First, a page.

MEPs call for unsustainable palm oil clampdown

MEPs have called for a clampdown on imports of unsustainable palm oil and its use in biofuel. In a resolution voted today, 640 ministers supported the Czech Republic’s Kateřina Konečná […]

Register now!

By Jonny Bairstow

MEPs have called for a clampdown on imports of unsustainable palm oil and its use in biofuel.

In a resolution voted today, 640 ministers supported the Czech Republic’s Kateřina Konečná in asserting a large part of global palm oil production is in breach of fundamental human rights and can often prove untraceable.

Only 18 MEPs opposed the resolution, with 28 more abstaining from a decision.

The resolution proposed the EU should introduce a single certification scheme for palm oil entering Europe to help counter deforestation and habitat degradation, particularly in South-East Asia.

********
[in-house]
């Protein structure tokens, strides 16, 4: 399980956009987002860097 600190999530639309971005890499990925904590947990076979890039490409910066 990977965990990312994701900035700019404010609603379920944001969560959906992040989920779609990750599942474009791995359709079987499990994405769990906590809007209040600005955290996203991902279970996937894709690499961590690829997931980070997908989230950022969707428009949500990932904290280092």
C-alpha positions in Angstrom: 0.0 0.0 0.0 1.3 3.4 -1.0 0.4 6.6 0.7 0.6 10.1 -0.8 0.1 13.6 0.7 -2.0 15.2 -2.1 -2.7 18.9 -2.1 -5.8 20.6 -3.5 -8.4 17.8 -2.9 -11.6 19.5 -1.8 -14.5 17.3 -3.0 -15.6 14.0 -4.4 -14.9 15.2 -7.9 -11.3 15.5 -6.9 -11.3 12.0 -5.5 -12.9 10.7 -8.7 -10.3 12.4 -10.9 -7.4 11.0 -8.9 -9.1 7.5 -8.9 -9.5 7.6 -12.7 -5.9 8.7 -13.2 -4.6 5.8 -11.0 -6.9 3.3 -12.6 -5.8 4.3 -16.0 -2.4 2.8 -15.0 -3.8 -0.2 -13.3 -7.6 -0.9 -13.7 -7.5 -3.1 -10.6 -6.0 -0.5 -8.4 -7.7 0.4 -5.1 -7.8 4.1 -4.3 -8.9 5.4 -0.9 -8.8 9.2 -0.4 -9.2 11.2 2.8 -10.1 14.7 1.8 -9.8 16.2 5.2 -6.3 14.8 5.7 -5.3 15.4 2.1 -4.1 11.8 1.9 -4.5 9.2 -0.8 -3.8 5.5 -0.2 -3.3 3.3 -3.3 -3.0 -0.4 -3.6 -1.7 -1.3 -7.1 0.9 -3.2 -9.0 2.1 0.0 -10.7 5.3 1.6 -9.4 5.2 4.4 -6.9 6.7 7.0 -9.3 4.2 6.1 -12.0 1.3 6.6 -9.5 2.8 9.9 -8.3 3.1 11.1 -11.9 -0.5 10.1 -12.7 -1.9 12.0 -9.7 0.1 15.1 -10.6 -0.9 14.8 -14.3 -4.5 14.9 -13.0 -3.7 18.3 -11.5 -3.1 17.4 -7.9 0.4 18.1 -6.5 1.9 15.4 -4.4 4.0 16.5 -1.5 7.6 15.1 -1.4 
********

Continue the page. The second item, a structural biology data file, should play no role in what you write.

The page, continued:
It also suggested phasing out the use of all unsustainable vegetable oils by 2020.

There are already various voluntary certification schemes to promote the sustainable cultivation of palm oil but MEPS agreed some of these standards may not be thorough enough and can be confusing for consumers.

MEPS noted 46% of the palm oil imported by the EU is used to produce biofuels – this alone requires the use of about one million hectares of tropical soils.

Ms Konečná said: “We want an open debate with all players so we can make palm oil production sustainable, without cutting down forests and in compliance with dignified human rights conditions.

“This is parliament’s first resolution on this issue and it is up to the Commission how it acts upon it. But we cannot ignore the problem of deforestation, which threatens the Global Agreement on Climate Change COP21 and UN Sustainable Development Goals.”

Shell has opened a new technology centre in India where biofuels will be researched and developed.